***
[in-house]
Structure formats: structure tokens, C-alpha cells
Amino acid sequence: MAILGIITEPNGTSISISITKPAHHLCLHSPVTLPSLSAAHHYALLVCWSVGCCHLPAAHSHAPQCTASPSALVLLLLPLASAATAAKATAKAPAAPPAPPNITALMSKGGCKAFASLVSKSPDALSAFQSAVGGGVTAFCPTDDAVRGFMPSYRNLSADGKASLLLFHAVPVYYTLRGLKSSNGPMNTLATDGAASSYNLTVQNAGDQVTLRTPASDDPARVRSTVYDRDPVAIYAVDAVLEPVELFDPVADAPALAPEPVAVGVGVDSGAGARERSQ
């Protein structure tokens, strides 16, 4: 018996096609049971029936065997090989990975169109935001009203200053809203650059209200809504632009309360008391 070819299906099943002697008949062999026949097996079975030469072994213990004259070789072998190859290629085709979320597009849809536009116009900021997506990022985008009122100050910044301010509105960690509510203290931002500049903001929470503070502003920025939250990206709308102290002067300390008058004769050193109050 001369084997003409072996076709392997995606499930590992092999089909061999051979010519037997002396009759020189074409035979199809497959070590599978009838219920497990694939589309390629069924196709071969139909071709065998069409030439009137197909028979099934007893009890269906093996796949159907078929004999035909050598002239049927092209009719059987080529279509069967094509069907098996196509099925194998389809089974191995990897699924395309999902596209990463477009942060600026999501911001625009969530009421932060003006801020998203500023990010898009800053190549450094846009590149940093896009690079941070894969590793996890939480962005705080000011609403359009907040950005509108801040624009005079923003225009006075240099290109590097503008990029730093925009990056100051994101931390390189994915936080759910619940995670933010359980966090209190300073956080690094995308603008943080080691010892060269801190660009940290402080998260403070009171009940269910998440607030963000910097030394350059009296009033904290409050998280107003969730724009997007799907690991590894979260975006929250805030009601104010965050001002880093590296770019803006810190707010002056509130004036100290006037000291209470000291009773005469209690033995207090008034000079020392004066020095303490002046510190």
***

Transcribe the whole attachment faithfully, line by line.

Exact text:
[in-house]
Structure formats: structure tokens, C-alpha cells
Amino acid sequence: MAILGIITEPNGTSISISITKPAHHLCLHSPVTLPSLSAAHHYALLVCWSVGCCHLPAAHSHAPQCTASPSALVLLLLPLASAATAAKATAKAPAAPPAPPNITALMSKGGCKAFASLVSKSPDALSAFQSAVGGGVTAFCPTDDAVRGFMPSYRNLSADGKASLLLFHAVPVYYTLRGLKSSNGPMNTLATDGAASSYNLTVQNAGDQVTLRTPASDDPARVRSTVYDRDPVAIYAVDAVLEPVELFDPVADAPALAPEPVAVGVGVDSGAGARERSQ
């Protein structure tokens, strides 16, 4: 018996096609049971029936065997090989990975169109935001009203200053809203650059209200809504632009309360008391 070819299906099943002697008949062999026949097996079975030469072994213990004259070789072998190859290629085709979320597009849809536009116009900021997506990022985008009122100050910044301010509105960690509510203290931002500049903001929470503070502003920025939250990206709308102290002067300390008058004769050193109050 001369084997003409072996076709392997995606499930590992092999089909061999051979010519037997002396009759020189074409035979199809497959070590599978009838219920497990694939589309390629069924196709071969139909071709065998069409030439009137197909028979099934007893009890269906093996796949159907078929004999035909050598002239049927092209009719059987080529279509069967094509069907098996196509099925194998389809089974191995990897699924395309999902596209990463477009942060600026999501911001625009969530009421932060003006801020998203500023990010898009800053190549450094846009590149940093896009690079941070894969590793996890939480962005705080000011609403359009907040950005509108801040624009005079923003225009006075240099290109590097503008990029730093925009990056100051994101931390390189994915936080759910619940995670933010359980966090209190300073956080690094995308603008943080080691010892060269801190660009940290402080998260403070009171009940269910998440607030963000910097030394350059009296009033904290409050998280107003969730724009997007799907690991590894979260975006929250805030009601104010965050001002880093590296770019803006810190707010002056509130004036100290006037000291209470000291009773005469209690033995207090008034000079020392004066020095303490002046510190």